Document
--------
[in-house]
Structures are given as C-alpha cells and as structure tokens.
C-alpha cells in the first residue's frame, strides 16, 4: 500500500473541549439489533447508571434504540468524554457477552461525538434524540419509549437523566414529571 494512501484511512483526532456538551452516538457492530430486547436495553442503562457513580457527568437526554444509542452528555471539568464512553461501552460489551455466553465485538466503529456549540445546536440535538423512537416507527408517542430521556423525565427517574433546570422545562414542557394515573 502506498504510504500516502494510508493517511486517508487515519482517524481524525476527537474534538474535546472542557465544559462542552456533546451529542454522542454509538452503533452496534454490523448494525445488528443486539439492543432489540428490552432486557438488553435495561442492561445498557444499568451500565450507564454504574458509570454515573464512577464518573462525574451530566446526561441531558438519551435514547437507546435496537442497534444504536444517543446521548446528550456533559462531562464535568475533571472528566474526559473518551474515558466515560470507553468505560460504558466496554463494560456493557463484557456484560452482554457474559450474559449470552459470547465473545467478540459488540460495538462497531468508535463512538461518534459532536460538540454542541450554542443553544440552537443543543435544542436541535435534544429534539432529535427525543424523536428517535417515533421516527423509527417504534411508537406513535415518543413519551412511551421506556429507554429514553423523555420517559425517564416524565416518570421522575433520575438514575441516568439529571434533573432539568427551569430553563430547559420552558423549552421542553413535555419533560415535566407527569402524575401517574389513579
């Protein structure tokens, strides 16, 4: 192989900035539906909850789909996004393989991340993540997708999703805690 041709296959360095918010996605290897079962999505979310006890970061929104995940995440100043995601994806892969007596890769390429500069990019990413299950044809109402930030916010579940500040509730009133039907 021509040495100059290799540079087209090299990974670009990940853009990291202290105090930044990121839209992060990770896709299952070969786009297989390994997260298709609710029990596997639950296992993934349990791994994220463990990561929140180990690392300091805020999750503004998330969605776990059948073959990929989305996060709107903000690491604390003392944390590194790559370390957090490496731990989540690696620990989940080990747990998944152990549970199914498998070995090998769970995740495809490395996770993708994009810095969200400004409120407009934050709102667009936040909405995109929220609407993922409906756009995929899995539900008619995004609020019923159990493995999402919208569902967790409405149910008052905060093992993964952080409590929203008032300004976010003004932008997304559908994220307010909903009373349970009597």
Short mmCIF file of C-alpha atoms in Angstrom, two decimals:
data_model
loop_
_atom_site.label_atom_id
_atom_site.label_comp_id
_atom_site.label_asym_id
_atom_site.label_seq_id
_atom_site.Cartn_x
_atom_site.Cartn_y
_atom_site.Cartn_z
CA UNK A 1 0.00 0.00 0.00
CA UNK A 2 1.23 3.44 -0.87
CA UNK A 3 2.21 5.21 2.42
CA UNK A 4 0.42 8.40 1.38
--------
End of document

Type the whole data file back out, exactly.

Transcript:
[in-house]
Structures are given as C-alpha cells and as structure tokens.
C-alpha cells in the first residue's frame, strides 16, 4: 500500500473541549439489533447508571434504540468524554457477552461525538434524540419509549437523566414529571 494512501484511512483526532456538551452516538457492530430486547436495553442503562457513580457527568437526554444509542452528555471539568464512553461501552460489551455466553465485538466503529456549540445546536440535538423512537416507527408517542430521556423525565427517574433546570422545562414542557394515573 502506498504510504500516502494510508493517511486517508487515519482517524481524525476527537474534538474535546472542557465544559462542552456533546451529542454522542454509538452503533452496534454490523448494525445488528443486539439492543432489540428490552432486557438488553435495561442492561445498557444499568451500565450507564454504574458509570454515573464512577464518573462525574451530566446526561441531558438519551435514547437507546435496537442497534444504536444517543446521548446528550456533559462531562464535568475533571472528566474526559473518551474515558466515560470507553468505560460504558466496554463494560456493557463484557456484560452482554457474559450474559449470552459470547465473545467478540459488540460495538462497531468508535463512538461518534459532536460538540454542541450554542443553544440552537443543543435544542436541535435534544429534539432529535427525543424523536428517535417515533421516527423509527417504534411508537406513535415518543413519551412511551421506556429507554429514553423523555420517559425517564416524565416518570421522575433520575438514575441516568439529571434533573432539568427551569430553563430547559420552558423549552421542553413535555419533560415535566407527569402524575401517574389513579
């Protein structure tokens, strides 16, 4: 192989900035539906909850789909996004393989991340993540997708999703805690 041709296959360095918010996605290897079962999505979310006890970061929104995940995440100043995601994806892969007596890769390429500069990019990413299950044809109402930030916010579940500040509730009133039907 021509040495100059290799540079087209090299990974670009990940853009990291202290105090930044990121839209992060990770896709299952070969786009297989390994997260298709609710029990596997639950296992993934349990791994994220463990990561929140180990690392300091805020999750503004998330969605776990059948073959990929989305996060709107903000690491604390003392944390590194790559370390957090490496731990989540690696620990989940080990747990998944152990549970199914498998070995090998769970995740495809490395996770993708994009810095969200400004409120407009934050709102667009936040909405995109929220609407993922409906756009995929899995539900008619995004609020019923159990493995999402919208569902967790409405149910008052905060093992993964952080409590929203008032300004976010003004932008997304559908994220307010909903009373349970009597």
Short mmCIF file of C-alpha atoms in Angstrom, two decimals:
data_model
loop_
_atom_site.label_atom_id
_atom_site.label_comp_id
_atom_site.label_asym_id
_atom_site.label_seq_id
_atom_site.Cartn_x
_atom_site.Cartn_y
_atom_site.Cartn_z
CA UNK A 1 0.00 0.00 0.00
CA UNK A 2 1.23 3.44 -0.87
CA UNK A 3 2.21 5.21 2.42
CA UNK A 4 0.42 8.40 1.38